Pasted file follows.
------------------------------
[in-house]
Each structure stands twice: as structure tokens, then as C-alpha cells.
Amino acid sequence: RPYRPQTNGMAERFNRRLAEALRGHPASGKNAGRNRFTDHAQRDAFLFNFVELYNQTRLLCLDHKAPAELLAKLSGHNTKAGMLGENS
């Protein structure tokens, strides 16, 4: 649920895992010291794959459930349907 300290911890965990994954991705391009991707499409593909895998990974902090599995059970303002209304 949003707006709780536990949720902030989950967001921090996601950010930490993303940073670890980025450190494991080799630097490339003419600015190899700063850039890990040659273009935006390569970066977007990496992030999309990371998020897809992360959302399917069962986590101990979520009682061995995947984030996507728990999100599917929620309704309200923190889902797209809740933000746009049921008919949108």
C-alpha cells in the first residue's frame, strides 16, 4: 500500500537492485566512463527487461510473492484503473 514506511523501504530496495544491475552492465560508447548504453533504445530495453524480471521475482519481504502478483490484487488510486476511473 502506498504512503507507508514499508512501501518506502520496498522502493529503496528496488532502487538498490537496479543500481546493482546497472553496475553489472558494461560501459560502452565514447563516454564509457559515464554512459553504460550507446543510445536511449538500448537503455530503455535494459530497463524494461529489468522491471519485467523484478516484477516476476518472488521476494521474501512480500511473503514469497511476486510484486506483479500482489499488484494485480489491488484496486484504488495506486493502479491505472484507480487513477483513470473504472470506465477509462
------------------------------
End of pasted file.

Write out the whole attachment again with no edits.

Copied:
[in-house]
Each structure stands twice: as structure tokens, then as C-alpha cells.
Amino acid sequence: RPYRPQTNGMAERFNRRLAEALRGHPASGKNAGRNRFTDHAQRDAFLFNFVELYNQTRLLCLDHKAPAELLAKLSGHNTKAGMLGENS
């Protein structure tokens, strides 16, 4: 649920895992010291794959459930349907 300290911890965990994954991705391009991707499409593909895998990974902090599995059970303002209304 949003707006709780536990949720902030989950967001921090996601950010930490993303940073670890980025450190494991080799630097490339003419600015190899700063850039890990040659273009935006390569970066977007990496992030999309990371998020897809992360959302399917069962986590101990979520009682061995995947984030996507728990999100599917929620309704309200923190889902797209809740933000746009049921008919949108």
C-alpha cells in the first residue's frame, strides 16, 4: 500500500537492485566512463527487461510473492484503473 514506511523501504530496495544491475552492465560508447548504453533504445530495453524480471521475482519481504502478483490484487488510486476511473 502506498504512503507507508514499508512501501518506502520496498522502493529503496528496488532502487538498490537496479543500481546493482546497472553496475553489472558494461560501459560502452565514447563516454564509457559515464554512459553504460550507446543510445536511449538500448537503455530503455535494459530497463524494461529489468522491471519485467523484478516484477516476476518472488521476494521474501512480500511473503514469497511476486510484486506483479500482489499488484494485480489491488484496486484504488495506486493502479491505472484507480487513477483513470473504472470506465477509462